Using works written over the course of 1,500 years, considers philosophers’ autobiographies as a genre of philosophical writing.
This book examines philosophers' autobiographies as a genre of philosophical writing. Author J. Lenore Wright focuses her attention on five philosophical autobiographies: Augustine's Confessions, Descartes' Meditations, Rousseau's The Confessions, Nietzsche's Ecce Homo, and Hazel Barnes's The Story I Tell Myself. In the context of first-person narration, she shows how the philosophers in question turn their attention inward and unleash their analytical rigor on themselves.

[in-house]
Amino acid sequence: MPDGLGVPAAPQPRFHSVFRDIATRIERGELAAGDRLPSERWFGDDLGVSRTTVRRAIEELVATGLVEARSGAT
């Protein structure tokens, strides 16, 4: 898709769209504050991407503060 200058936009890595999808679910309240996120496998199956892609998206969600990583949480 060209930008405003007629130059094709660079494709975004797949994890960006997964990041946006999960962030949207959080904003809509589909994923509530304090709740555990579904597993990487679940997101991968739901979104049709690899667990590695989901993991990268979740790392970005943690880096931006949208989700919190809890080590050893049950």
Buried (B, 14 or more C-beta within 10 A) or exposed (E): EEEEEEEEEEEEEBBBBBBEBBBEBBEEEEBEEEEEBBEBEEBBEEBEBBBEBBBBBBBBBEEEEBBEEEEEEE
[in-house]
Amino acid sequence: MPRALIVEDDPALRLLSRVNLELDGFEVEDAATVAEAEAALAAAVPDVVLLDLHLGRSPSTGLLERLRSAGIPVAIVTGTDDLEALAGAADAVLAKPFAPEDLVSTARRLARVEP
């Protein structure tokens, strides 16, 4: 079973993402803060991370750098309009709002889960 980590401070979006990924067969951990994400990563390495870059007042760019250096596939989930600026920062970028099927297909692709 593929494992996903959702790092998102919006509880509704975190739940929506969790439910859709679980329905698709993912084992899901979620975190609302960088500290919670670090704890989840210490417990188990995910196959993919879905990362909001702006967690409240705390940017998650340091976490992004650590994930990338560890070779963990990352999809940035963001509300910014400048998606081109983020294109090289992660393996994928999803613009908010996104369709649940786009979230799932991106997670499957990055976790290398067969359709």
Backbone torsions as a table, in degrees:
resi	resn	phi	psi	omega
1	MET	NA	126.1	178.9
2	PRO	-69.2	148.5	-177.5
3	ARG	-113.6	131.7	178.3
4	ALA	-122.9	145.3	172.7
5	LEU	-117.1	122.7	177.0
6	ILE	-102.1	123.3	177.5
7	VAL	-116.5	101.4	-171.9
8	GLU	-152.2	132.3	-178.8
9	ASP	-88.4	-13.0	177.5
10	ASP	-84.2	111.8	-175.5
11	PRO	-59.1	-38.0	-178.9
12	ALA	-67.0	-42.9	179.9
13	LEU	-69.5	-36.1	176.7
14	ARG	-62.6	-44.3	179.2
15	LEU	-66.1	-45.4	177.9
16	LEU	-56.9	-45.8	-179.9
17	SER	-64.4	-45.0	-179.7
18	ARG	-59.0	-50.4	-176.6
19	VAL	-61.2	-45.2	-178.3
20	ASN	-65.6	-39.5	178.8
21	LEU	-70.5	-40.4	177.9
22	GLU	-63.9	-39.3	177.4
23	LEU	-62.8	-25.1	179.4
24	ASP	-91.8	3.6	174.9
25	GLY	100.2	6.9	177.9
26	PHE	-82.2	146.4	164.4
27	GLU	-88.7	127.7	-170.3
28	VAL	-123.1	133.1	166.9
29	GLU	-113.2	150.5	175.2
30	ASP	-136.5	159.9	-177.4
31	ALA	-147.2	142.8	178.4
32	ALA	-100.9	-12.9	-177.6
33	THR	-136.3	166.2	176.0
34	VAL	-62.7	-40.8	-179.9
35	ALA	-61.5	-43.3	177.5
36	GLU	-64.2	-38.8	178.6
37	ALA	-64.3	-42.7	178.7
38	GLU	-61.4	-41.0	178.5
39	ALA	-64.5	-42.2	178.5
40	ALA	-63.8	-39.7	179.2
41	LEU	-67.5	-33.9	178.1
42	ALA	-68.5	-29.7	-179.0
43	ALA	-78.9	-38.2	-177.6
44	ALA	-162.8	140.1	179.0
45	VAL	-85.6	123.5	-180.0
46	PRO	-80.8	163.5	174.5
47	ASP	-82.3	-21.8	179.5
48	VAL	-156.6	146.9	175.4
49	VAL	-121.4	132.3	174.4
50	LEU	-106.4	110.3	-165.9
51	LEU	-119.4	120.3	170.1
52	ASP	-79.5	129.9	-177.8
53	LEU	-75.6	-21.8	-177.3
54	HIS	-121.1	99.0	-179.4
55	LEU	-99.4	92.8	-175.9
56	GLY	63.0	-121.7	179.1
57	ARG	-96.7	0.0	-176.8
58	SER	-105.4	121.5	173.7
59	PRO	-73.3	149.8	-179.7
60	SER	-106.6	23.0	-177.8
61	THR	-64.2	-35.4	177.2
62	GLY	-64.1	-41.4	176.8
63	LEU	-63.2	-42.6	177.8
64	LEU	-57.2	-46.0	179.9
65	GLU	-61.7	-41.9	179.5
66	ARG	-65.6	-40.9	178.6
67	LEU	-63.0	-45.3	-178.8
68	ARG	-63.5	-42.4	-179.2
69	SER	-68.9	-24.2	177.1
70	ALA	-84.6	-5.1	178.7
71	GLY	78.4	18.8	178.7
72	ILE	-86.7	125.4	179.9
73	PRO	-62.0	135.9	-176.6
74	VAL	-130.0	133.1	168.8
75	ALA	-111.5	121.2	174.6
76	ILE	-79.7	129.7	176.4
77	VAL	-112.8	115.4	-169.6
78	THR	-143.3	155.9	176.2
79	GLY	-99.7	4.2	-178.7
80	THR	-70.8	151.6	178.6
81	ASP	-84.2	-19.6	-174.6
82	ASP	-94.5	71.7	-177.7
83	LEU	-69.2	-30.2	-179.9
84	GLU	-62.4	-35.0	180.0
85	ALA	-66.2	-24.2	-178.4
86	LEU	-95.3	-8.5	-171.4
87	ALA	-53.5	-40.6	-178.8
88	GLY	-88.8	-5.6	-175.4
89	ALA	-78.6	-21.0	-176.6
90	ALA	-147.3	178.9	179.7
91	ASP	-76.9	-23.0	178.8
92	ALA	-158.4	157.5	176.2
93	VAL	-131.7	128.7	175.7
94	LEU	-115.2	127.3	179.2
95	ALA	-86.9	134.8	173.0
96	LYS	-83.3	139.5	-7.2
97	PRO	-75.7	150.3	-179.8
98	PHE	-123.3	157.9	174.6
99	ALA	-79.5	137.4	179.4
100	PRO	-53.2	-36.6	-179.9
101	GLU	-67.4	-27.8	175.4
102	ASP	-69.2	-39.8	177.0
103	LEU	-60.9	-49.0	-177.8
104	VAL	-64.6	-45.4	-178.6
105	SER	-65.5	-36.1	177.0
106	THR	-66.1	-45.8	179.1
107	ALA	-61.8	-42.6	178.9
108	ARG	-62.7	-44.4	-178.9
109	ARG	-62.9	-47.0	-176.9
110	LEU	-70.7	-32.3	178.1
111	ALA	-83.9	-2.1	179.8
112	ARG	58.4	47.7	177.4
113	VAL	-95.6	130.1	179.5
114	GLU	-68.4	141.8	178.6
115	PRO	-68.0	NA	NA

Wright argues that philosophical autobiography makes philosophical analysis necessary and that one cannot unfold without the other. Her distinction between the ontological and rhetorical dimensions of the self creates a rich middle ground in which questions of essence and identity bear upon existence.
J. Lenore Wright is Assistant Professor of Philosophy at Baylor University.